Mise en Place

David Chapman of David’s Bistro talks about ­community support,
good insurance and letting his clients do the cooking

IT’S FAIR TO say this is not how David Chapman imagined he would celebrate the 20th anniversary of his popular downtown restaurant, David’s Bistro. For the last year, he has been dealing with the ever-changing fallout from a fire on March 29, 2017, in the building immediately south of his on Richmond.

After several delays, he will finally reopen this month, bringing back his staff of 10, with the same bright red walls in the cozy space. The biggest changes are kitchen upgrades and a beautiful new bar made of dark wood with tin inserts.

Chapman came to Canada from his native Northern Ireland in 1974 by way of Bermuda, where he worked for a year after apprenticing in England. He arrived in London in 1981, and spent five years running the kitchen at Anthony’s Seafood Bistro before buying it. When his rent jumped in 1998, he called the landlord’s bluff and moved next door, starting David’s.

Okay, so what exactly happened last March?

I was at home and my sous chef, Rick, called me at 7:00 a.m. to say there was a fire next door. We were okay. There was no physical damage. We had Winmar come in and clean things up and we kept operating with no problem for April and May. But they had to put in a firewall to bring the older buildings up to code. They said it would take six weeks to do it. We close the first two weeks of July every year, so we scheduled it for then, thinking we would only miss an extra four weeks.

When did you realize that wasn’t how it was going to turn out?

It just kept being pushed back and delayed. They would find new problems. I would get an opening date and we would start planning for that, and then it would change. When the date was September, we put together a new fall menu. Finally, they gave us an absolute date: January 31. We got everything back out of storage. I added 10 days just in case and announced we would open February 10.

And you were flooded with reservations, right?

We were full right away for February 10 to 20. People were excited. And then they found another problem in the basement, something that wasn’t up to the commercial building code. That was the worst. It was soul-destroying. I had to call 200 people and tell them we couldn’t keep their reservations. I felt so stupid.

How did they react?

That’s been the amazing part of all this. Our customers have stuck with us every step of the way. When I called and cancelled their Valentine’s dinners, they said, “That’s okay David.” One of them said he had a case of champagne ready for us when we finally reopened. Not a bottle, a case. It has been so humbling to have the support of so many people—our customers and other restaurants in the city.

Your New Year’s Eve dinner sells out every year. It’s the same group of people, with virtually no turnover. How did you handle that?

That’s an example of the support we’ve received in the community. Chef Steve James of the London Training Centre offered us his space to hold our New Year’s Eve dinner. The London Club helped so we could do a charity dinner at the London Music Hall. Mark Kitching of Waldo’s called and said, “We’re not open Sundays. You could take over the restaurant if you want.” Unbelievable, really. We did two dinners in November and two in December. And everything sold out.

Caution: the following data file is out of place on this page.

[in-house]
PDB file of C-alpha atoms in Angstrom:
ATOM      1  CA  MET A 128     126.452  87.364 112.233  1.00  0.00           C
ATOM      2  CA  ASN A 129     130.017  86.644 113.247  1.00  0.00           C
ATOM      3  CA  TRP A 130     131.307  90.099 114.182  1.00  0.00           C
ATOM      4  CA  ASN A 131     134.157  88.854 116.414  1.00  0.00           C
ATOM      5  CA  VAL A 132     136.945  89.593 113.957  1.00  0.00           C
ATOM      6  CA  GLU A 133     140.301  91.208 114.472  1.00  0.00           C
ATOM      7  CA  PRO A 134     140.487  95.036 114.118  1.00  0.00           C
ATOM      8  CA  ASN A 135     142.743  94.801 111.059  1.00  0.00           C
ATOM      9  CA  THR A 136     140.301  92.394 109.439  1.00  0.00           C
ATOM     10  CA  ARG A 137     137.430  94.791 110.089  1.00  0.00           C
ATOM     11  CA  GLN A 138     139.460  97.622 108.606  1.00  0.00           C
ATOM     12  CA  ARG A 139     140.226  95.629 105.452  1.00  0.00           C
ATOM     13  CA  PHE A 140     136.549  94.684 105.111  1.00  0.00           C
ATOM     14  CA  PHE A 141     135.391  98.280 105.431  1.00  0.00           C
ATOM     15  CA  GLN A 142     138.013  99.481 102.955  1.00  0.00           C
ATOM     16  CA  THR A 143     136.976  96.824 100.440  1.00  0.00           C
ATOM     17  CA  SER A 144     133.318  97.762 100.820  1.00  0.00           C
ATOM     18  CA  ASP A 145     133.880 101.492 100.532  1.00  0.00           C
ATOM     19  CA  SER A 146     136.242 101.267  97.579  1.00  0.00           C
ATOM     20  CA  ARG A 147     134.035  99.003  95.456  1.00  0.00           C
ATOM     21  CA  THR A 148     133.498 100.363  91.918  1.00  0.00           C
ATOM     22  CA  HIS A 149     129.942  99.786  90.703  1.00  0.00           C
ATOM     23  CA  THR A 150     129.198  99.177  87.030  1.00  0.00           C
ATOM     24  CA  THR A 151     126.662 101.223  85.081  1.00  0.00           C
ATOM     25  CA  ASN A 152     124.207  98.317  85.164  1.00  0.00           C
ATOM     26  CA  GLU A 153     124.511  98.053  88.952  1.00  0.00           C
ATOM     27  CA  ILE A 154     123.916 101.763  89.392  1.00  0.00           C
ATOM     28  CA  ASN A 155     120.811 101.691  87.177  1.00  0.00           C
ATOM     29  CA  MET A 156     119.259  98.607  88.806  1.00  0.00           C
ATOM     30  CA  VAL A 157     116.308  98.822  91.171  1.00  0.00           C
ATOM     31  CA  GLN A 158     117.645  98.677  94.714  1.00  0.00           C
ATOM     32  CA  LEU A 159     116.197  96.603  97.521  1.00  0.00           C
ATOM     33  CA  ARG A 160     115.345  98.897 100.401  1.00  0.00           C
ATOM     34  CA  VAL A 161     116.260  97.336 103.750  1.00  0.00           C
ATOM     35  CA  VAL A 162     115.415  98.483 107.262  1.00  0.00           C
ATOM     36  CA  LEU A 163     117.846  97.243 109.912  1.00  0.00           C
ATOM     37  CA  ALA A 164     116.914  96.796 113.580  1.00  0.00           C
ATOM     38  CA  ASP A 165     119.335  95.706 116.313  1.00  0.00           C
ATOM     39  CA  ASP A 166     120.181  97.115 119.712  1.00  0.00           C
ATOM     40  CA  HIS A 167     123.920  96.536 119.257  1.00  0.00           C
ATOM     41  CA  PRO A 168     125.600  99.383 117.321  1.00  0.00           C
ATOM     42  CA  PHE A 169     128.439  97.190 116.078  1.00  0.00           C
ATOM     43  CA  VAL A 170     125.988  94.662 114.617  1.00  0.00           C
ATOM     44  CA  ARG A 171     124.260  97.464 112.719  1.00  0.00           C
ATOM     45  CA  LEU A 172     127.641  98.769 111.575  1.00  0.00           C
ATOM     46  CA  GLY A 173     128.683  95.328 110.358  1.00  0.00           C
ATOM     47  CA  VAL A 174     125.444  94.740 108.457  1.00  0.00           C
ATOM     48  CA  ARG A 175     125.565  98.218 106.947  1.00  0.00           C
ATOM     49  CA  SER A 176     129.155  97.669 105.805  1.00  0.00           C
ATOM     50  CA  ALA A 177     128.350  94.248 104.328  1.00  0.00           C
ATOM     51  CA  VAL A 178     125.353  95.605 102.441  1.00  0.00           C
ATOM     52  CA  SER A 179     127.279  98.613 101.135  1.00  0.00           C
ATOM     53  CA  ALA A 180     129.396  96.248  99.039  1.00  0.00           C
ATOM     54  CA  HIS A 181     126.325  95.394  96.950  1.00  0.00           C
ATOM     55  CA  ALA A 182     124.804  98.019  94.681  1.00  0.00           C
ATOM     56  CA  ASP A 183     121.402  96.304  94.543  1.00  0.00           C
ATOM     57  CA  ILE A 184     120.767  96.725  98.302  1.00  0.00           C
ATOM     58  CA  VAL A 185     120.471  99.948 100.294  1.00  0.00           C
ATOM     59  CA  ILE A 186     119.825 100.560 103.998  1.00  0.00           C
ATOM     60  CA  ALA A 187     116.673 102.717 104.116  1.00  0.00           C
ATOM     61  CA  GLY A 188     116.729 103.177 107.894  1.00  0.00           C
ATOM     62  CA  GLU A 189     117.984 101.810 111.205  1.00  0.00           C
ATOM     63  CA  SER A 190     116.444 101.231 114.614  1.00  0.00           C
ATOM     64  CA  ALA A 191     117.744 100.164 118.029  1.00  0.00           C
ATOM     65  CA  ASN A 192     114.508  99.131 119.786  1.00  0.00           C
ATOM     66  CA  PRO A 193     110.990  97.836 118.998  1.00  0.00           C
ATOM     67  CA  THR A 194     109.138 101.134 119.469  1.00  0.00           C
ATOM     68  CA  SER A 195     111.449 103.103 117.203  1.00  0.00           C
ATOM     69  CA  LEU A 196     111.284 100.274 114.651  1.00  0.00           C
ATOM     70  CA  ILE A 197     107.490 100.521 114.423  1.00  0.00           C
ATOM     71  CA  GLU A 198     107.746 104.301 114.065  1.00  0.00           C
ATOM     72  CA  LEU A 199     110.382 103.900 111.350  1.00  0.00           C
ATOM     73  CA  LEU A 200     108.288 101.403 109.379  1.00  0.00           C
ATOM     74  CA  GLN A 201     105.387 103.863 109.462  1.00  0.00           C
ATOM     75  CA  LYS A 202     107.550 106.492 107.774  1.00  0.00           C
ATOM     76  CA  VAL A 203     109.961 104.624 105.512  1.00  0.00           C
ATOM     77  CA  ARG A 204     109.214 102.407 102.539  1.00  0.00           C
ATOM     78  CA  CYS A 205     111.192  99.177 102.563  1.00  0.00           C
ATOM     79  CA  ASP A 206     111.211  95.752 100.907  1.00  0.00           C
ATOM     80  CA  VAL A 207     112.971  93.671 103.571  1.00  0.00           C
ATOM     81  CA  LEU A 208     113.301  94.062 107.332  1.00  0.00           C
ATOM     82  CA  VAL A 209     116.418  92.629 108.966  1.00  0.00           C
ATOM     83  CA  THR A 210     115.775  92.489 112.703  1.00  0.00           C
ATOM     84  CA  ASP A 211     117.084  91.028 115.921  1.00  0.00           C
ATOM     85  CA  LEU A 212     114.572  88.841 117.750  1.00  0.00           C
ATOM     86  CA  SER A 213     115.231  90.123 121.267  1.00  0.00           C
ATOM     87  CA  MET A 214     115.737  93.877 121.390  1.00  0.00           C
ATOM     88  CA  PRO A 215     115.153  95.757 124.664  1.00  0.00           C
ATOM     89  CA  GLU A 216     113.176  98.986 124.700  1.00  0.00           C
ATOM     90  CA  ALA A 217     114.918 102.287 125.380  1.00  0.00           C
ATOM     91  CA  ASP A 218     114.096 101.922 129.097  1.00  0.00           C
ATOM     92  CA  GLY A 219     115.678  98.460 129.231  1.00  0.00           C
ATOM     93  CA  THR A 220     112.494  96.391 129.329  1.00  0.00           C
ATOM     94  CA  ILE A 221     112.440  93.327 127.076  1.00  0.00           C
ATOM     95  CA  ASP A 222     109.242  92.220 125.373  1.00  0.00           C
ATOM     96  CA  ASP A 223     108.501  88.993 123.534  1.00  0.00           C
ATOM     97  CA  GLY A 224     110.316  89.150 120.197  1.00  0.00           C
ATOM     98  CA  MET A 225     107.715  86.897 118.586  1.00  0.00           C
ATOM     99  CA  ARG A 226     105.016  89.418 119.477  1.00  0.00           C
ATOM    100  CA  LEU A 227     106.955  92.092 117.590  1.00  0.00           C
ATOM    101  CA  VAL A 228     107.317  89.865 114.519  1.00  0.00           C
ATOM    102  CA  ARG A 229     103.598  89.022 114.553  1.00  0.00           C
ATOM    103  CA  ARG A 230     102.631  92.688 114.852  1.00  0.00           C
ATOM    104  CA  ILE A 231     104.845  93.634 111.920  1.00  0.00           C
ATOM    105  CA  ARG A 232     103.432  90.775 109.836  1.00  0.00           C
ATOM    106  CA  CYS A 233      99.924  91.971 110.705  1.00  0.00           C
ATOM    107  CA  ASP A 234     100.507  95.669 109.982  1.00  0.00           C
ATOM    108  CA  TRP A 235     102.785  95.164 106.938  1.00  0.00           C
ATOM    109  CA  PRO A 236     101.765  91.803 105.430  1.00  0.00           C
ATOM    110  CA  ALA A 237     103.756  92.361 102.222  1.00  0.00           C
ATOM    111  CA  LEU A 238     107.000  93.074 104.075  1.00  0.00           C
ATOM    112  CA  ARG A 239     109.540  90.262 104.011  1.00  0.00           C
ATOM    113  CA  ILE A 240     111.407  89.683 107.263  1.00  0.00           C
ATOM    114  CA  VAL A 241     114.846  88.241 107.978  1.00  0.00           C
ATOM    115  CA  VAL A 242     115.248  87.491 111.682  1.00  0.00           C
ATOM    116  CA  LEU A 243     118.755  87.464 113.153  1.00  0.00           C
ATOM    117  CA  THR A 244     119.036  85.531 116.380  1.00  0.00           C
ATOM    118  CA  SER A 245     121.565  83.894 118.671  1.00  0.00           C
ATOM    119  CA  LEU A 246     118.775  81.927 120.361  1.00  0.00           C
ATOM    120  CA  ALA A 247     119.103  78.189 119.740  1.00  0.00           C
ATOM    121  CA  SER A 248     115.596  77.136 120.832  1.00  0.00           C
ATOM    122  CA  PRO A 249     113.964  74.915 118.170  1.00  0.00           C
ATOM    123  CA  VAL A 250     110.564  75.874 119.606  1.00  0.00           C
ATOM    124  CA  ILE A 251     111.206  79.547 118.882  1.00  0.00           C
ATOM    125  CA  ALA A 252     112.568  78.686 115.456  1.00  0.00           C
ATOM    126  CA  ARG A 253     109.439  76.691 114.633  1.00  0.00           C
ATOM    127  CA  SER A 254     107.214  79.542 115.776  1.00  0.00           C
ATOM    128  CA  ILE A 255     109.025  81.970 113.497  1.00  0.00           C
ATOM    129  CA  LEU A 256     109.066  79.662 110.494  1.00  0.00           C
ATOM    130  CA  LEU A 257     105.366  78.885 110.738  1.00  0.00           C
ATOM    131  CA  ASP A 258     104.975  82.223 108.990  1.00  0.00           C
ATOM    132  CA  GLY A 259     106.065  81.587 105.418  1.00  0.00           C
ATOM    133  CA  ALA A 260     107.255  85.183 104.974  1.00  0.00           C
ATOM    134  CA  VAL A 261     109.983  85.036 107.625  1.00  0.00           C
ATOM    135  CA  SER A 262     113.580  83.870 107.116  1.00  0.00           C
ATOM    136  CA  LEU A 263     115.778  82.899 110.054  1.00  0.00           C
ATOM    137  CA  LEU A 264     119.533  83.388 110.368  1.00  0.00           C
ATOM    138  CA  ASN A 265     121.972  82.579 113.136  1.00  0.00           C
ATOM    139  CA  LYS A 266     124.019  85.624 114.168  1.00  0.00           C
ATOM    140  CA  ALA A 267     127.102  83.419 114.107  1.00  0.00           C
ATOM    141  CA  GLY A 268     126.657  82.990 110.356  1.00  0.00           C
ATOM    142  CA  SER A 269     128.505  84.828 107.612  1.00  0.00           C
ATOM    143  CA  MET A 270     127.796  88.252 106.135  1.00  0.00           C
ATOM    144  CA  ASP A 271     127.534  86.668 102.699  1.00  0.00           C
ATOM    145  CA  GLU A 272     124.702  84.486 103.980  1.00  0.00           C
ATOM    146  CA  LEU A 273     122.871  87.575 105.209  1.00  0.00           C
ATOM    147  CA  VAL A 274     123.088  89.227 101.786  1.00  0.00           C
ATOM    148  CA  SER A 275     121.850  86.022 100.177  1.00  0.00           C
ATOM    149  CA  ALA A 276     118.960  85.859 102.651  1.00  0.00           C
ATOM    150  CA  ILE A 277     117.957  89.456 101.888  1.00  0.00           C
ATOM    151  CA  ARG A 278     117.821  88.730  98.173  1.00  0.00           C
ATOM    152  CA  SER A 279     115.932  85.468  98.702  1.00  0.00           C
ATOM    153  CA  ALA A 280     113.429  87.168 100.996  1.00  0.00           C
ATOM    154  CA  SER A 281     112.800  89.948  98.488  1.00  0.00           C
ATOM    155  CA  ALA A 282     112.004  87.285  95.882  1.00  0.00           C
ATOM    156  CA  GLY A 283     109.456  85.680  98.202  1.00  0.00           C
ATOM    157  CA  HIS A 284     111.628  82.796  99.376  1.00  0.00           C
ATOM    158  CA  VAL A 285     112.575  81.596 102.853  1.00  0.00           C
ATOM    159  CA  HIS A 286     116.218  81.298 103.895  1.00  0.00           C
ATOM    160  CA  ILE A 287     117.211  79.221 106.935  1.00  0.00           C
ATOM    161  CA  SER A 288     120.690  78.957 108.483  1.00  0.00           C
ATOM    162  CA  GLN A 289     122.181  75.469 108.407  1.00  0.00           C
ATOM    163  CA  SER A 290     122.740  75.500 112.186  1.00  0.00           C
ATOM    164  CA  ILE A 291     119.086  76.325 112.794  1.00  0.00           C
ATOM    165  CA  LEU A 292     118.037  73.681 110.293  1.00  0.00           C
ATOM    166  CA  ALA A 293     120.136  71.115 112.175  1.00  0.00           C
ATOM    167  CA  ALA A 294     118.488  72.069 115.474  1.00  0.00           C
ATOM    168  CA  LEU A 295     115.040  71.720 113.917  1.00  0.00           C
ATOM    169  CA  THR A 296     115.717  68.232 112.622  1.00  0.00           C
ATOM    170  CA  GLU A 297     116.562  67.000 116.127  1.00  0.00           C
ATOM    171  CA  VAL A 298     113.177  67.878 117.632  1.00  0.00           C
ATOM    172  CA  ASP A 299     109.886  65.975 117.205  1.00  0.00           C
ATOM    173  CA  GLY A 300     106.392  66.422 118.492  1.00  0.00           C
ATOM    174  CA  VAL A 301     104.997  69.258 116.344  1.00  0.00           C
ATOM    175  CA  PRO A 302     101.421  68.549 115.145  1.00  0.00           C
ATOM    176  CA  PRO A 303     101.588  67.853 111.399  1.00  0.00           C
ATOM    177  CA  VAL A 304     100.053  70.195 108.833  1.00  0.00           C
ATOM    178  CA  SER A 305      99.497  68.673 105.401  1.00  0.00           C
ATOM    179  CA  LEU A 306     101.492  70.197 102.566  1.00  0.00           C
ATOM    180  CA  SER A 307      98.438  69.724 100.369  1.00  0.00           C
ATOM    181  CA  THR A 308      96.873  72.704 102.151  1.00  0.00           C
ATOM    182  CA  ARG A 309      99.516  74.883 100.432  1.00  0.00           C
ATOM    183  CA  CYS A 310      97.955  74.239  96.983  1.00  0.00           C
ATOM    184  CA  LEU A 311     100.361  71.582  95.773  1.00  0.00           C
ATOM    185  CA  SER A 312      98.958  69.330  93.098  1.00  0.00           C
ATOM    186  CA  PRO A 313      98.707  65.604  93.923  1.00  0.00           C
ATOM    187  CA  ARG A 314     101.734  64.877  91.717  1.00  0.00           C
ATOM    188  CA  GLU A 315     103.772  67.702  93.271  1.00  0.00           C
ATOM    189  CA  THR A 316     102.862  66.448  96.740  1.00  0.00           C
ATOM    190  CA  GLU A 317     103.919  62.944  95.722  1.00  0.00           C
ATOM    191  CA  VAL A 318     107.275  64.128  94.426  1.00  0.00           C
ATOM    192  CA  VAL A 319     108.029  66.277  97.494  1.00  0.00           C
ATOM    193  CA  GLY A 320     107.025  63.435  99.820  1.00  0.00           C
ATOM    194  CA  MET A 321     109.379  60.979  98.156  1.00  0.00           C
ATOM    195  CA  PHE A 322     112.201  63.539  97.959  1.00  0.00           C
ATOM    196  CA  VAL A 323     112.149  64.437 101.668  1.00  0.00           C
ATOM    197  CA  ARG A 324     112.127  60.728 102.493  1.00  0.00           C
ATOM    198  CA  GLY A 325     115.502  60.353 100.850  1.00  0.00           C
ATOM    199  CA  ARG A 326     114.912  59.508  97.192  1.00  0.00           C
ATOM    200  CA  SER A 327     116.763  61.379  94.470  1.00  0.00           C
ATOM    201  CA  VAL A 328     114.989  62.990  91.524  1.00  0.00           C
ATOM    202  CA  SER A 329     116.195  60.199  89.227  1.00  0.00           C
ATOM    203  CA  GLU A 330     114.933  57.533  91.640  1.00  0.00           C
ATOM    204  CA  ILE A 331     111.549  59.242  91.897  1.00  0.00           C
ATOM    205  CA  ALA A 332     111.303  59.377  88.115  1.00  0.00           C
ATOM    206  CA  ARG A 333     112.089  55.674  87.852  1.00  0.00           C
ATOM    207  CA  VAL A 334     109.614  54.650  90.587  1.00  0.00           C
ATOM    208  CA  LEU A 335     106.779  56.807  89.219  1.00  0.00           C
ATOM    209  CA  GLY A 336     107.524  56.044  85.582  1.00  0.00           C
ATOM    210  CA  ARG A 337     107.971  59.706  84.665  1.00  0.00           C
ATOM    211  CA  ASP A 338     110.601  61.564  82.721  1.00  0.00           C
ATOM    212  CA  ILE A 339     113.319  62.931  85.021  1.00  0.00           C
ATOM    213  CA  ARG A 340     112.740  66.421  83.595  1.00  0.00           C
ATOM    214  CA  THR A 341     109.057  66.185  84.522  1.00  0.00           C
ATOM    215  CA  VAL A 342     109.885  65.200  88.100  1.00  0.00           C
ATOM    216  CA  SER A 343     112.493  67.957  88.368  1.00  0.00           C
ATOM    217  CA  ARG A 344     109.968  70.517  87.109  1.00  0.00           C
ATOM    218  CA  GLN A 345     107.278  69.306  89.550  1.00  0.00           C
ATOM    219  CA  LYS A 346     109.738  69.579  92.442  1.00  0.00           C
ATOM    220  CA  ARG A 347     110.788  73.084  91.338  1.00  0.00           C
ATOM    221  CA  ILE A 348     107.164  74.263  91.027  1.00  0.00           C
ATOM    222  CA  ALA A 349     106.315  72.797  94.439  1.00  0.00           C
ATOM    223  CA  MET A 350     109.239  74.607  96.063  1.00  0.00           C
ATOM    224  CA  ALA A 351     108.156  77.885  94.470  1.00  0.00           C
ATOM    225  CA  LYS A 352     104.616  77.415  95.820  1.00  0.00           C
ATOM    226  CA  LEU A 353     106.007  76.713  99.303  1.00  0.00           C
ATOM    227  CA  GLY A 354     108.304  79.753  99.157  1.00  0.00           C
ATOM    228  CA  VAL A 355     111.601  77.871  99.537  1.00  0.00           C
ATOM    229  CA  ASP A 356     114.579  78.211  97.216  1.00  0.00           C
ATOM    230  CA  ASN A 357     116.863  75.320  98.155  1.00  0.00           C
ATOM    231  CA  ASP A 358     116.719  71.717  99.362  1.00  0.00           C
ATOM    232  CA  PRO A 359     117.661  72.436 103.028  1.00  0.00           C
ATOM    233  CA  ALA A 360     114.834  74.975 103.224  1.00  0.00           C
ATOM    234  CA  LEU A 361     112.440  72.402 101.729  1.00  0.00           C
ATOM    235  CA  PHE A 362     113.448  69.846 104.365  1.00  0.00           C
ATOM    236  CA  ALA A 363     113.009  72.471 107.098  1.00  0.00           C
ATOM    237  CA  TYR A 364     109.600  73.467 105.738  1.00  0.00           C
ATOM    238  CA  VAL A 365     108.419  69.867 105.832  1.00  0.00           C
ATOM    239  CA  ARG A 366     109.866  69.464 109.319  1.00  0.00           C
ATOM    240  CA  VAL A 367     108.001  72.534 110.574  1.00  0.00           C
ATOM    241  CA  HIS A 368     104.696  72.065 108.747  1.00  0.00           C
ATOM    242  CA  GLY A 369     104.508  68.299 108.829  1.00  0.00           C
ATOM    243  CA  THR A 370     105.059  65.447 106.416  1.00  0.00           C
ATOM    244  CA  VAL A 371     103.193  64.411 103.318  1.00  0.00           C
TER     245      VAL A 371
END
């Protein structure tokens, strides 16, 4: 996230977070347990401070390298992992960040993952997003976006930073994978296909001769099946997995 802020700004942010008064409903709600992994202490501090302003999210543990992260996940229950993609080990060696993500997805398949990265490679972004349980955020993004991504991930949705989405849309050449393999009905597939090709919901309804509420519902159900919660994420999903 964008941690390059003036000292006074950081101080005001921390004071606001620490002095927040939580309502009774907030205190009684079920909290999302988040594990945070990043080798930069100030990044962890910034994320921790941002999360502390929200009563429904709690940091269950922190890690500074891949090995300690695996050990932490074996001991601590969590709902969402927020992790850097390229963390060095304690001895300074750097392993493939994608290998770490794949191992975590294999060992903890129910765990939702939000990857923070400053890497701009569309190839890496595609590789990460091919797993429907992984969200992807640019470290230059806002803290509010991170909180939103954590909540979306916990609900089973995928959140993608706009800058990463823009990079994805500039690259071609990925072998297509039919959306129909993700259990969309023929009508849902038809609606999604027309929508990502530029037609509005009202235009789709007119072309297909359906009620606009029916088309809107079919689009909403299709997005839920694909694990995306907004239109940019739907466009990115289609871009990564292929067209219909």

Your staff is all returning and has been with you doing these pop-up dinners. How have you afforded it?

I have business interruption insurance, and it’s been extraordinary. I can’t say enough about Pauline Davidson at Intact Insurance. I’ve talked to a few people who had so much trouble with their insurance, but it’s been very smooth. We’ve been able to keep paying our whole staff. The landlord’s insurance is paying for the renovation, but this has saved us. I’ve never had a claim for anything before.

So, what have you done with all this extra time besides planning reopening dates and worrying?

I tried not to go to the restaurant at first because it was just so depressing. I got together with the staff every once in a while to talk about new menus. But the great thing is, I’ve never been asked out for dinner so much before. I’ve had so many customers invite us for dinner. That’s the ultimate, it’s just so wonderful.

And people aren’t nervous serving you dinner?

No, not at all. It’s wonderful to be asked. I love letting someone else choose the food for me.

Did you consider moving as this process dragged on?

If I’d known at the beginning how long it would take, I would have given thought to moving. I like the location, but of course parking is a huge issue. We’re close to the theatre and the Bud and all the hotels. We also get a lot of business from the university. It would be nice to have a bigger space, but I never really considered it because they kept saying it would just be a few more weeks.

If you weren’t moving, you weren’t going to change the look or menu dramatically either?

We did upgrade the kitchen and bar, and we think about the menu all the time. My daughter, Natalie, is involved. So is our chef, Elvis Drennan, and sous chef, Rick Hunt. Occasionally, I’ll insist on putting something on the menu, and they’ll tell me it won’t sell. They are always right, but if one person comes in and is excited to see it, that’s good enough for me. In the end, we will always be true to our bistro roots: simple food done perfectly. 

Interview by Christopher Clark